The previously mentioned ability to zone any third-party keyboard controller also has connotations for the way I might personally exploit key presses for the switching of samples within packages, so I can see my relationship with the Mixface developing over time, as I discover how it can be integrated into my workflow – should I somehow feel that the simultaneous DAW and MIDI control just isn’t enough.

I feel that Studiologic could work on the included documentation a little bit; it felt as though I could find all the answers here, but the company’s website offers far more clues. My only other slight gripe is with the shiny plastic look. I don’t feel this gives the Mixface the full visual kudos that it deserves, so if you can overlook this aspect, you’ll be well rewarded, although it could be that this is my own personal prejudice, rather than a viable criticism.

Do I really need this?

Not everyone feels that they need hardware control of their DAW. If you’re the sort of person that has used a DAW for years, via the press of a QWERTY keyboard and a mouse, you may well find that all those years of muscle memory can’t be changed overnight.

However, the ability to control certain software instruments in real time to provide layers of expression and interest is a very tempting prospect, especially if you’re using packages that really take advantage of this sort of technology. The Mixface is a beautifully adaptable controller and if you find that DAW control is not what you need, I’ll bet you’ll find plenty of other possibilities for use, and having a decent bank of faders to hand can be very useful. If you already have a Studiologic keyboard, I feel you’ll want to at least give one of these a try.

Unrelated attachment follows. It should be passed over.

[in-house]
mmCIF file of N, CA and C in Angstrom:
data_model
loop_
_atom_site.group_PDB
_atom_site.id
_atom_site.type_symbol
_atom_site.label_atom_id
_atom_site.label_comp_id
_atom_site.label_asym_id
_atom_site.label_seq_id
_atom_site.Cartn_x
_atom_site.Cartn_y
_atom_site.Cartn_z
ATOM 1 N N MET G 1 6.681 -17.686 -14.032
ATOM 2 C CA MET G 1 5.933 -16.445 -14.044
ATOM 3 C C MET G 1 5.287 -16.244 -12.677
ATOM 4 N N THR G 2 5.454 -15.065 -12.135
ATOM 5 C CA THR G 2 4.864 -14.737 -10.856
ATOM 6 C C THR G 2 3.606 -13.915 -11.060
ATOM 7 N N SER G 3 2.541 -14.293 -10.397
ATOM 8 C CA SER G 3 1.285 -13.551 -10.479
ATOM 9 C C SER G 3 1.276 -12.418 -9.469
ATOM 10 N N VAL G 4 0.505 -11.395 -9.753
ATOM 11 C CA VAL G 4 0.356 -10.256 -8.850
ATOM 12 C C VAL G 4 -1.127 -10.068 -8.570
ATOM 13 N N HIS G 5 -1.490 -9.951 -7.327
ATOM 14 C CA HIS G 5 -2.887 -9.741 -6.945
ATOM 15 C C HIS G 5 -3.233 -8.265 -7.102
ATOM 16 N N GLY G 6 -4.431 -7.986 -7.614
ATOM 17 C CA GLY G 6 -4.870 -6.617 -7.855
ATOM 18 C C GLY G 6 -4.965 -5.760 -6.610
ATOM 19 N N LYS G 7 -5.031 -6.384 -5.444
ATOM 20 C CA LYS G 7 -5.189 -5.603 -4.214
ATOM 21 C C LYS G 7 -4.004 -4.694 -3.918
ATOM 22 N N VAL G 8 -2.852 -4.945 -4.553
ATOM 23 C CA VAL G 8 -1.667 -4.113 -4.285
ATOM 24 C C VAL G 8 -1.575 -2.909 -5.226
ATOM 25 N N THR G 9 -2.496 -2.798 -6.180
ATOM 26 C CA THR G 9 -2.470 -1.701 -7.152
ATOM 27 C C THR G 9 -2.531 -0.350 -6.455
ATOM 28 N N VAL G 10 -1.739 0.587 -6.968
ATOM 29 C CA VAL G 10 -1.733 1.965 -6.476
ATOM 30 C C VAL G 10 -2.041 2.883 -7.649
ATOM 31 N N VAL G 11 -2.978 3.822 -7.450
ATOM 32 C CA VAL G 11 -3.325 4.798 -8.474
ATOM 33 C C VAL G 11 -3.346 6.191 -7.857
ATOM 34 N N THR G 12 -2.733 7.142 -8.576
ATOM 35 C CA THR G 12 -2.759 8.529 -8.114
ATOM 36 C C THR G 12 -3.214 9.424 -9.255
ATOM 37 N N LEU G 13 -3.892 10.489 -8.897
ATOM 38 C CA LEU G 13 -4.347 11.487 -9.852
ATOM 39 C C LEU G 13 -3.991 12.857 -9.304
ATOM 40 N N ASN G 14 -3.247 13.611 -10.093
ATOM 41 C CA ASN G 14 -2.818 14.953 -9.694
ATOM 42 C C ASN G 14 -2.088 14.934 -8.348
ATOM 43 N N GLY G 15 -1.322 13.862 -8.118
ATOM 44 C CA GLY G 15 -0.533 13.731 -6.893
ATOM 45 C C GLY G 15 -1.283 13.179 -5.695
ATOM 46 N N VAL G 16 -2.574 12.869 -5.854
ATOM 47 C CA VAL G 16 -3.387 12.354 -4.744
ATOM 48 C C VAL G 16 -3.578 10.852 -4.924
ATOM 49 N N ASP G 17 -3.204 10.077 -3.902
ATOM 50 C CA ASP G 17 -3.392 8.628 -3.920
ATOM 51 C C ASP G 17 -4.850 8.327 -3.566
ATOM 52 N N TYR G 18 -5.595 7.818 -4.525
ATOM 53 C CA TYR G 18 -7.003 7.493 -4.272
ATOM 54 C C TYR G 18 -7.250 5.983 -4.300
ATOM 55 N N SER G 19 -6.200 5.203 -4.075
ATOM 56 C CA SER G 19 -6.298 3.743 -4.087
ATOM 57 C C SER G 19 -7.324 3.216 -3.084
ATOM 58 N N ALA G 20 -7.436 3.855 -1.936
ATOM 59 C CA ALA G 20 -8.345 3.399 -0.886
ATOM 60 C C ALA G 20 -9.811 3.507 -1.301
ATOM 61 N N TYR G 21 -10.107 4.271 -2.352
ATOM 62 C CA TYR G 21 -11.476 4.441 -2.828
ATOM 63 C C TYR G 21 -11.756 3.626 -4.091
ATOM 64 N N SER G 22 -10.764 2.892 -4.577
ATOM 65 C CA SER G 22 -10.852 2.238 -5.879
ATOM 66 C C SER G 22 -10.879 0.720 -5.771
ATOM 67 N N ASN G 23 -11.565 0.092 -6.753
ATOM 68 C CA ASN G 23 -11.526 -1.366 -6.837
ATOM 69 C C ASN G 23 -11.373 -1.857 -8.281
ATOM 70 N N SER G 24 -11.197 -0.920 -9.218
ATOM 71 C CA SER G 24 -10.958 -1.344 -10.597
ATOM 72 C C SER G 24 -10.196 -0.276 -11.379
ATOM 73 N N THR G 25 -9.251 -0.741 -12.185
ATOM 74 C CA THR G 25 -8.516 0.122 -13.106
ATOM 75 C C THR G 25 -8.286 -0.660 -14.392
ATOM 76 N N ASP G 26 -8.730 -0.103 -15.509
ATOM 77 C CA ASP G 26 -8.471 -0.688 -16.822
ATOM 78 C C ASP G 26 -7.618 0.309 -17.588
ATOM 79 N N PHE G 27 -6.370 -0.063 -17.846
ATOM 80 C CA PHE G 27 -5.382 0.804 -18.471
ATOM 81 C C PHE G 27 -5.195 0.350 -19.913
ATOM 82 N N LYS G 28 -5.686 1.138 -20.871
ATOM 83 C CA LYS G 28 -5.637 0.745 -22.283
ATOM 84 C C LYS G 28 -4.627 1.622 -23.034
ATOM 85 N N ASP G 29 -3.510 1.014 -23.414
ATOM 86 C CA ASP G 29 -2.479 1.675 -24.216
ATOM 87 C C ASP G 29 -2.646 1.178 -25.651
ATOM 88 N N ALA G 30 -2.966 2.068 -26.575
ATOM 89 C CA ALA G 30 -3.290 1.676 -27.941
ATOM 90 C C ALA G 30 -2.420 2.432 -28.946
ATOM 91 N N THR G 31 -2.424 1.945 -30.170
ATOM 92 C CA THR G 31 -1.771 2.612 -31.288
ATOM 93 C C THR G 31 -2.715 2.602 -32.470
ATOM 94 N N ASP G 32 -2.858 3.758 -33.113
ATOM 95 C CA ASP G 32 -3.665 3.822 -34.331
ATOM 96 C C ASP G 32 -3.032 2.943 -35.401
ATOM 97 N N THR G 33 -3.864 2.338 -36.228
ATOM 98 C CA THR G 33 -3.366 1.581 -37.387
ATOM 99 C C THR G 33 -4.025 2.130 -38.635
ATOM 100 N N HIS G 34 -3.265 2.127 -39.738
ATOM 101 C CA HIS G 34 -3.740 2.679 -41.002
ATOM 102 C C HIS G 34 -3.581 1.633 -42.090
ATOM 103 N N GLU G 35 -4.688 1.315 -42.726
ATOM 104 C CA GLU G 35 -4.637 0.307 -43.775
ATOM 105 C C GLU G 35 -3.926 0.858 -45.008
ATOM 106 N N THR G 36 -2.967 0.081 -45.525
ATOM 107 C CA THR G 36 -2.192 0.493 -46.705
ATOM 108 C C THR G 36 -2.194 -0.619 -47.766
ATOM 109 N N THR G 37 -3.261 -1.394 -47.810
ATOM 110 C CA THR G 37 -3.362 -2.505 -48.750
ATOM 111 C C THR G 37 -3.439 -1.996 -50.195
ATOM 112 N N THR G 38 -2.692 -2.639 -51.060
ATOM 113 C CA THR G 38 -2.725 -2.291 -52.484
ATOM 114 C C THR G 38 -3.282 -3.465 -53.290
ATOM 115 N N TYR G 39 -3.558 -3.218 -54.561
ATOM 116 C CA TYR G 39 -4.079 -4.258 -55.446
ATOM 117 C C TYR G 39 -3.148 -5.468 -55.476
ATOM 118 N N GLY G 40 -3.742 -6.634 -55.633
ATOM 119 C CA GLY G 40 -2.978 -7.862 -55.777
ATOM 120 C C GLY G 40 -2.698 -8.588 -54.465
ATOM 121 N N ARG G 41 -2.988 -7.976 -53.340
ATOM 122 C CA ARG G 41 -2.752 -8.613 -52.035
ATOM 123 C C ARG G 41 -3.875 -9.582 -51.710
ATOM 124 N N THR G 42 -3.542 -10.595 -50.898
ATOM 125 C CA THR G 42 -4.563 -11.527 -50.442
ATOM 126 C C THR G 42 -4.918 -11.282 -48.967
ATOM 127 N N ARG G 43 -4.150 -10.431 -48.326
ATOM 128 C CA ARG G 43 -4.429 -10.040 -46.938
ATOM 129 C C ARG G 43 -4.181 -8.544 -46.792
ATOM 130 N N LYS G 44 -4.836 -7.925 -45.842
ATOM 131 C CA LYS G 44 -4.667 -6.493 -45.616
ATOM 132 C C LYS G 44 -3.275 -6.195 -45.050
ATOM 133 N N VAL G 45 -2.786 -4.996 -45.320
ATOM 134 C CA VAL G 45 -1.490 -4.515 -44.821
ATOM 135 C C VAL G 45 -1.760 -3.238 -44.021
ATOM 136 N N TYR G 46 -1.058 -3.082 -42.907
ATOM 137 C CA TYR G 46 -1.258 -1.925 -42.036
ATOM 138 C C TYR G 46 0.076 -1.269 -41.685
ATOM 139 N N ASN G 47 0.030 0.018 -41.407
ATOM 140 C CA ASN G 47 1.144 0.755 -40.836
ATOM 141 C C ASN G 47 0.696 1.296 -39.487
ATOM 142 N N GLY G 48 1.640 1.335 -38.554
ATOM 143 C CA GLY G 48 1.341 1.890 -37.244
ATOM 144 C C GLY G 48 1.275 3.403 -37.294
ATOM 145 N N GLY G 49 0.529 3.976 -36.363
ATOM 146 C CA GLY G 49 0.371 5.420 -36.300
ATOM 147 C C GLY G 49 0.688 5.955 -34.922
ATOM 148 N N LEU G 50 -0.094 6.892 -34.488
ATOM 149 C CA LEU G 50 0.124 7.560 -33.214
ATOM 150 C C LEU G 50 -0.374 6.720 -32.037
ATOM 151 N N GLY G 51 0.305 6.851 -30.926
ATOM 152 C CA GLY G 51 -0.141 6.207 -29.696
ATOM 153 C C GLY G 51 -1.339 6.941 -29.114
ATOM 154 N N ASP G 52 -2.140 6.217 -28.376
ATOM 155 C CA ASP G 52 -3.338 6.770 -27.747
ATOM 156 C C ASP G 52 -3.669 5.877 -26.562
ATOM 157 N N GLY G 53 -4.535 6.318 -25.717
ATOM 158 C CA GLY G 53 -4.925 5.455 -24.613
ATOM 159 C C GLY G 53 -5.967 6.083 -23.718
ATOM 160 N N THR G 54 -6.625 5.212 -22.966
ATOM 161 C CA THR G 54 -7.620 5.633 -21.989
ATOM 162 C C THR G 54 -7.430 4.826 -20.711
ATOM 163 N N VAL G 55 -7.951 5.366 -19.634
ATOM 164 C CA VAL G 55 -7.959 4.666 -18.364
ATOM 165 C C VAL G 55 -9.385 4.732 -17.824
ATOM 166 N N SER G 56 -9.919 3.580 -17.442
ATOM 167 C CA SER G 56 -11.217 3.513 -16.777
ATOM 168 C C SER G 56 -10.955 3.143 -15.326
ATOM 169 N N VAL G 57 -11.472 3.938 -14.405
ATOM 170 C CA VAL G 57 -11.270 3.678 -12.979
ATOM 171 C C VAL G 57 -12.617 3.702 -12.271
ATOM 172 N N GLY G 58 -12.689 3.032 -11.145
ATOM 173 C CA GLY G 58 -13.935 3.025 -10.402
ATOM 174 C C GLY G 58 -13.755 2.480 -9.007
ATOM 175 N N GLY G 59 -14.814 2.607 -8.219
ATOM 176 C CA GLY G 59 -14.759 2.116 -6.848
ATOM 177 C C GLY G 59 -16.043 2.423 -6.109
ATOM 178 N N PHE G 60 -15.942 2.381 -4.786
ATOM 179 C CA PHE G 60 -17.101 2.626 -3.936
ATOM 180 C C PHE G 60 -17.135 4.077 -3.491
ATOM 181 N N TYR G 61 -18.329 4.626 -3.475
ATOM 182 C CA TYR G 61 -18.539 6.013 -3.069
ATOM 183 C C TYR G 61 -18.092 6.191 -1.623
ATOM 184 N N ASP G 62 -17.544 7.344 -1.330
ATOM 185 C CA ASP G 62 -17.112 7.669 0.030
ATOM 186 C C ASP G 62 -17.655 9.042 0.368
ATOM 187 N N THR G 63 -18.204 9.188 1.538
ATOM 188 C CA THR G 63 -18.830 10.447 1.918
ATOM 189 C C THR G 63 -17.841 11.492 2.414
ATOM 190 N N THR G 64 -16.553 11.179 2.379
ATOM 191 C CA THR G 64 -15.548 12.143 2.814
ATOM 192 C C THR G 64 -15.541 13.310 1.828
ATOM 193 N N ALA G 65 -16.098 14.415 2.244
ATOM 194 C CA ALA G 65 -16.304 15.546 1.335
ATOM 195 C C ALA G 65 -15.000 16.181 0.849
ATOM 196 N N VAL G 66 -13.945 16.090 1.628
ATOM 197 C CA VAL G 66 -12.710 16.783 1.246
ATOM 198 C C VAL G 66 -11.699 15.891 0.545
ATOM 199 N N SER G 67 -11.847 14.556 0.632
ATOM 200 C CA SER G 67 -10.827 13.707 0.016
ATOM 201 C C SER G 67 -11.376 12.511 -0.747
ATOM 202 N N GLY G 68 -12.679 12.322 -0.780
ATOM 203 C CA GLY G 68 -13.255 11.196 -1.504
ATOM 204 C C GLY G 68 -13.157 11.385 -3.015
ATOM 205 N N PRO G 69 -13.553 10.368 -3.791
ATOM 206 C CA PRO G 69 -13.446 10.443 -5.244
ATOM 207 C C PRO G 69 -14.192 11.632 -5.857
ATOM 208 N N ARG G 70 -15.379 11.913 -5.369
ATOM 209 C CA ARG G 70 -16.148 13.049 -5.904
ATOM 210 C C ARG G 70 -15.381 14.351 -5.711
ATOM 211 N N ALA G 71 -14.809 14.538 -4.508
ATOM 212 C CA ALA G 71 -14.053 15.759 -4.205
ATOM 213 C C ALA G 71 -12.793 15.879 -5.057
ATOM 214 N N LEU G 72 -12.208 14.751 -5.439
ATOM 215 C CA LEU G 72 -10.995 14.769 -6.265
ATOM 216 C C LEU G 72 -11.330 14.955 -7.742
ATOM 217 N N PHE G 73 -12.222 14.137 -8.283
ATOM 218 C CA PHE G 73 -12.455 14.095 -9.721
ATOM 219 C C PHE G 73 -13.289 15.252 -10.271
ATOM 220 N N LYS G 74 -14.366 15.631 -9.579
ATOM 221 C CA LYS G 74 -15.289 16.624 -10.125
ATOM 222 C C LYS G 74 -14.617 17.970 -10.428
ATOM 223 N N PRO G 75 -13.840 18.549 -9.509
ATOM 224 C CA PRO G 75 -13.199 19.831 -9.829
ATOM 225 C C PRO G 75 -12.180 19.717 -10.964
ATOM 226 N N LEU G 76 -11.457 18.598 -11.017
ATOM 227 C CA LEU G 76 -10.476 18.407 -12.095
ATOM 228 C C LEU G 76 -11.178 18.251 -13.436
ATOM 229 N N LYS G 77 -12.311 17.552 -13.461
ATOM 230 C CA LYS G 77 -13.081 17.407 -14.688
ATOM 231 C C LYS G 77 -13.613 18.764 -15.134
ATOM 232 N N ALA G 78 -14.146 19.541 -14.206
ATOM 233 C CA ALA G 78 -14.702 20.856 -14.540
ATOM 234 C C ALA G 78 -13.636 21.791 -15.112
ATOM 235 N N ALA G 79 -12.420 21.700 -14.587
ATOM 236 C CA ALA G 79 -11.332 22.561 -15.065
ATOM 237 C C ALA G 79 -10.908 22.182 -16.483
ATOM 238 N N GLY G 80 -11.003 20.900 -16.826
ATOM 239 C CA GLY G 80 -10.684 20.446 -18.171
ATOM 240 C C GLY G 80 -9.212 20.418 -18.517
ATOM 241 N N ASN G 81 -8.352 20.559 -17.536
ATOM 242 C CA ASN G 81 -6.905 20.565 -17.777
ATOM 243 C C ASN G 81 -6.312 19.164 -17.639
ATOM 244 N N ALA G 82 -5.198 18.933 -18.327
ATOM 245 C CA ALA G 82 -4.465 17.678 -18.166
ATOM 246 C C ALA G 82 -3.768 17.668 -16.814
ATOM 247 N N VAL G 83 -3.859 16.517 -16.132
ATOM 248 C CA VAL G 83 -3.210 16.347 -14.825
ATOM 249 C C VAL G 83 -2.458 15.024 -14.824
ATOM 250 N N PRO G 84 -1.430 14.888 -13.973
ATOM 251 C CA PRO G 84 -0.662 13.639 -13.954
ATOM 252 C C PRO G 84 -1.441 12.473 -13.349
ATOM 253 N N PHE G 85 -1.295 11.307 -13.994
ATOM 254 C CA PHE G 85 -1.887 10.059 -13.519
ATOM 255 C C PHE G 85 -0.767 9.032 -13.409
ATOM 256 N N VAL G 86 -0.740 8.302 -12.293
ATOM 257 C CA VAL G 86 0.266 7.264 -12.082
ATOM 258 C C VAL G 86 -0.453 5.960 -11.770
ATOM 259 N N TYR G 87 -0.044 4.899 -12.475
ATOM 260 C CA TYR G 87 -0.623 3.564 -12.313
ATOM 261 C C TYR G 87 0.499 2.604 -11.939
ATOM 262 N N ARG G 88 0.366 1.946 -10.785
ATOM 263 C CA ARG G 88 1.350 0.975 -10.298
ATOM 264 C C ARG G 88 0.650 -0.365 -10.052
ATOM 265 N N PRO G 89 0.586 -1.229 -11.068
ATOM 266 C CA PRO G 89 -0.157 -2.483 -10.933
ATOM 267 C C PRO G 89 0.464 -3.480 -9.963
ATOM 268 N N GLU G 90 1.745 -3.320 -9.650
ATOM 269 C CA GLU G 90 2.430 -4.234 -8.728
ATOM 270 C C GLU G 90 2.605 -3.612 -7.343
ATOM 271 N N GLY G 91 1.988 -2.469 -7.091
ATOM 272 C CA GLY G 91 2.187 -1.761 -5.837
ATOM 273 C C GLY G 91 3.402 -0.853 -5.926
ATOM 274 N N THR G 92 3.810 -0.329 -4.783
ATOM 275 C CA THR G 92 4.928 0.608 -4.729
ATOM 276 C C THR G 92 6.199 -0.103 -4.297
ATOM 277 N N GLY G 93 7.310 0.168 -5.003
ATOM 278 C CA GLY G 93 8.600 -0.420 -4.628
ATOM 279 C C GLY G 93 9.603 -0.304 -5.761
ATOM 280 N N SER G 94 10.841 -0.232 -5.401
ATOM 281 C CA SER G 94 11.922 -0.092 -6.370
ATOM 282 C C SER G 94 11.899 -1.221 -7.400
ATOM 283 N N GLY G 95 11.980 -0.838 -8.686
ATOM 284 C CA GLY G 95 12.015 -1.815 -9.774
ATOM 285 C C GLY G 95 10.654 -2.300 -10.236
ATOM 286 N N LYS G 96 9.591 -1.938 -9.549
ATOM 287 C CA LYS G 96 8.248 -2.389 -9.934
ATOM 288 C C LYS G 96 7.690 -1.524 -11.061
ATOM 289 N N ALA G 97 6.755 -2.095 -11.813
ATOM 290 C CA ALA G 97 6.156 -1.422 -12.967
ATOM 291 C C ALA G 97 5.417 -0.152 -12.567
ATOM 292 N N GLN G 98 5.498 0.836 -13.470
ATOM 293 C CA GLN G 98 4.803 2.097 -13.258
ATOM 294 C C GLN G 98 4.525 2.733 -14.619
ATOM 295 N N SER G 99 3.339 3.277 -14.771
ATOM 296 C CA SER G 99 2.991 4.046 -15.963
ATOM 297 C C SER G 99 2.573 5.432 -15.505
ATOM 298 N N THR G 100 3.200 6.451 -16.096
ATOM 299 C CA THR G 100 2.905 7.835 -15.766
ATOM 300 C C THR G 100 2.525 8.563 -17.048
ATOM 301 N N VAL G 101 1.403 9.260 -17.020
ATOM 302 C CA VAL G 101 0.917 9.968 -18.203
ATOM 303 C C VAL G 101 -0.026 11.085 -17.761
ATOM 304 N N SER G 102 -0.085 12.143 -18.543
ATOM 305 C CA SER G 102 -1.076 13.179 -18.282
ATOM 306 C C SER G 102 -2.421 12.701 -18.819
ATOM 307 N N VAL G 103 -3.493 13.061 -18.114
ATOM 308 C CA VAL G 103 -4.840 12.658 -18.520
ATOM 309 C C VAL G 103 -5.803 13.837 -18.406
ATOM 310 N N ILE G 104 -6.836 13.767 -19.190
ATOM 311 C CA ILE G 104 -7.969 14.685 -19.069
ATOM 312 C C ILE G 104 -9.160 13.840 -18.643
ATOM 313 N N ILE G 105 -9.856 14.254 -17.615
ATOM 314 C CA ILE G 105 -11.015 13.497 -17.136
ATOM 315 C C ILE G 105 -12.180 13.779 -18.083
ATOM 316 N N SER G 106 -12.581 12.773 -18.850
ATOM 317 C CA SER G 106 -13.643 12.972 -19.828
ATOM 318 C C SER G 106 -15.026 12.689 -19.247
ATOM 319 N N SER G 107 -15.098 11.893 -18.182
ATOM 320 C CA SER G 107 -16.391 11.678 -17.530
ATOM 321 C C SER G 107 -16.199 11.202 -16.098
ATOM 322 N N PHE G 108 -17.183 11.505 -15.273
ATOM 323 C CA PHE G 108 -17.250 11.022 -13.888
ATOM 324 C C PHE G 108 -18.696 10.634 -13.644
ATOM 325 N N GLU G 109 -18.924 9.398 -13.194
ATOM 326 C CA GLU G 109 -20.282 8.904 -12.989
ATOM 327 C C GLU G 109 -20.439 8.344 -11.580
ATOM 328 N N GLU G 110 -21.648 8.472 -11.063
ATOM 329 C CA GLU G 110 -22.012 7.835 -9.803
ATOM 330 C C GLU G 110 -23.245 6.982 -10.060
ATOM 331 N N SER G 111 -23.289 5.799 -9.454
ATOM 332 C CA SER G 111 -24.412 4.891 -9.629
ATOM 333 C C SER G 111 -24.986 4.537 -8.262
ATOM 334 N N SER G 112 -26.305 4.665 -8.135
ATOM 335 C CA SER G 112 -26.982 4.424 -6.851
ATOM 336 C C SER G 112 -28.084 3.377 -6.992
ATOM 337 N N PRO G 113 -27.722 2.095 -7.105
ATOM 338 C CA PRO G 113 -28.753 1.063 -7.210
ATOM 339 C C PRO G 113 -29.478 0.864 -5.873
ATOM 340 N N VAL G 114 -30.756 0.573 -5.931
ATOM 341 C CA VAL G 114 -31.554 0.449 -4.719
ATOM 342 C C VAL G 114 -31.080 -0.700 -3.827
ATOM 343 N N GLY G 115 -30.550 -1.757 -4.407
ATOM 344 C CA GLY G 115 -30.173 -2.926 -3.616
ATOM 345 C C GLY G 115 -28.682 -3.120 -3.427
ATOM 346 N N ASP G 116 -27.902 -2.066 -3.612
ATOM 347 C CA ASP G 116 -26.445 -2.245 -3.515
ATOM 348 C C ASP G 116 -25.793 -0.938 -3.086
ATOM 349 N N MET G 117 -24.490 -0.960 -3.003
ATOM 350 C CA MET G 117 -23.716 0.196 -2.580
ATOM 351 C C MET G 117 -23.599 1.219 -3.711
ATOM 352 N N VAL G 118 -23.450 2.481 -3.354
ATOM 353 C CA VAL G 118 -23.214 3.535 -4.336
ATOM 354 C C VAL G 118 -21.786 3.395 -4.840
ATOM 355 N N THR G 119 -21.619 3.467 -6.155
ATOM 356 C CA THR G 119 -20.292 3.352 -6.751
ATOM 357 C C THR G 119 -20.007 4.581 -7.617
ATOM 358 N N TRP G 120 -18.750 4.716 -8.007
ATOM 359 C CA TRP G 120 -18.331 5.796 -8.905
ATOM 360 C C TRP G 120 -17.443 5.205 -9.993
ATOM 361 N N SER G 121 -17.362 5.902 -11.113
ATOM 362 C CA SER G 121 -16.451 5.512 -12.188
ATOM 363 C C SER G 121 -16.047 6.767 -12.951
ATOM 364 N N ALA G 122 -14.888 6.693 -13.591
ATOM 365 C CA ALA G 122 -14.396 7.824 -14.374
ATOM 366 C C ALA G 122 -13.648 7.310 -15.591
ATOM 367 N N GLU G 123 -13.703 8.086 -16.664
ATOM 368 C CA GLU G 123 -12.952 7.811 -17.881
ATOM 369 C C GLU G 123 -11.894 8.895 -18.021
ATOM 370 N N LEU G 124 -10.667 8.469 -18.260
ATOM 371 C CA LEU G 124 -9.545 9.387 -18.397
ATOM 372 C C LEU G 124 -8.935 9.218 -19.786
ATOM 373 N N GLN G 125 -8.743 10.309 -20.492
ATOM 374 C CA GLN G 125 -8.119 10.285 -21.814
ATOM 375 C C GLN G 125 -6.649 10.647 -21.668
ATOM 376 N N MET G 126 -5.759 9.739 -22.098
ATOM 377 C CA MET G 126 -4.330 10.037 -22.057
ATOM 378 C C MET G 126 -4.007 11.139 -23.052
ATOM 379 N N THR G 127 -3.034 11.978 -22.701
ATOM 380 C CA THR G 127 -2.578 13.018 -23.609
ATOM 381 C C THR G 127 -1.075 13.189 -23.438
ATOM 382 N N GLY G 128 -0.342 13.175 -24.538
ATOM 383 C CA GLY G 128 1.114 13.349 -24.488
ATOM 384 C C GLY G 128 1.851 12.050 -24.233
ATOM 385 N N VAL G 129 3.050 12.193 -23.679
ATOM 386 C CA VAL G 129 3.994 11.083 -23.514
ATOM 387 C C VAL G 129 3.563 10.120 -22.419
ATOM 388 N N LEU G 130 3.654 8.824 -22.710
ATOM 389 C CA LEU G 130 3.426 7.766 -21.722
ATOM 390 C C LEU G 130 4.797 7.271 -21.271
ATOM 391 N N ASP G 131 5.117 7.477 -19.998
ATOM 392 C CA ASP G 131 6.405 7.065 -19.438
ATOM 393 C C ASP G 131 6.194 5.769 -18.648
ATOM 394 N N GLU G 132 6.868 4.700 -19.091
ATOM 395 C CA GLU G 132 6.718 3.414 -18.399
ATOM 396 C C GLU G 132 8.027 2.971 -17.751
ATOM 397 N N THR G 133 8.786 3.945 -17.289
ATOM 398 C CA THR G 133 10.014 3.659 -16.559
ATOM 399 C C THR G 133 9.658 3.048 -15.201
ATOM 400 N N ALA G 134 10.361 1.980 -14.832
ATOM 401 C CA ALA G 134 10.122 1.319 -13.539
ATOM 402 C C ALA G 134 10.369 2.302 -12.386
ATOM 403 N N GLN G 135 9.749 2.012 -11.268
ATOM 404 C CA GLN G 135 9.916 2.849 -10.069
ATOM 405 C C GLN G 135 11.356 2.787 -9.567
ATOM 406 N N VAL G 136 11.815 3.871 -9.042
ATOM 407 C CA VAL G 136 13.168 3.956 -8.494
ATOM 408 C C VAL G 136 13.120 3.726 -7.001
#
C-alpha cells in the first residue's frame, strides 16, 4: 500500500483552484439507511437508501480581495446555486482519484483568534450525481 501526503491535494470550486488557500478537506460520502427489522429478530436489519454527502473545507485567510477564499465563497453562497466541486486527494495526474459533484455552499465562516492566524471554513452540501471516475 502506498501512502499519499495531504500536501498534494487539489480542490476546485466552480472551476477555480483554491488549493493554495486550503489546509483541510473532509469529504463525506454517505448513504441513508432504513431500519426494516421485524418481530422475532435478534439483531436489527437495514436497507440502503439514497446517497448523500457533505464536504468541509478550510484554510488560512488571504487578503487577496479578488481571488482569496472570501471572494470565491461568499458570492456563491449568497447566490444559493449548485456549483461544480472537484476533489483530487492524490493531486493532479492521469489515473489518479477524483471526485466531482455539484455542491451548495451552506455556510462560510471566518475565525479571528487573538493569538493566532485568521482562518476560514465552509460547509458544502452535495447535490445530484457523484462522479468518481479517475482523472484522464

Key Features

  • USB MIDI fader and DAW hardware controller
  • Seamless switching between DAW and MIDI controller modes
  • Multiple connectivity options, including Bluetooth
  • Control of iPad apps available
  • Allows zoning of your master keyboard
  • Compact footprint, ideal as a partner for many keyboard controllers
  • Powered via USB or batteries
  • Clear inbuilt display for editing


icon platform M+

Platform M+

The Icon Platform series of controllers are a really well-put-together series of fader- and DAW-based controllers, which are made to a very high spec. While they will operate in DAW and MIDI CC mode, it’s annoyingly necessary to reboot them each time you wish to switch between modes.

Panorama P1

Nektar has a number of MIDI controllers, with the P1 offering very similar specification to the Mixface. It feels a little plastic-based in build quality, and can be difficult to get working properly with some DAWs, but it is effective when in use, with a beautifully clear usage display.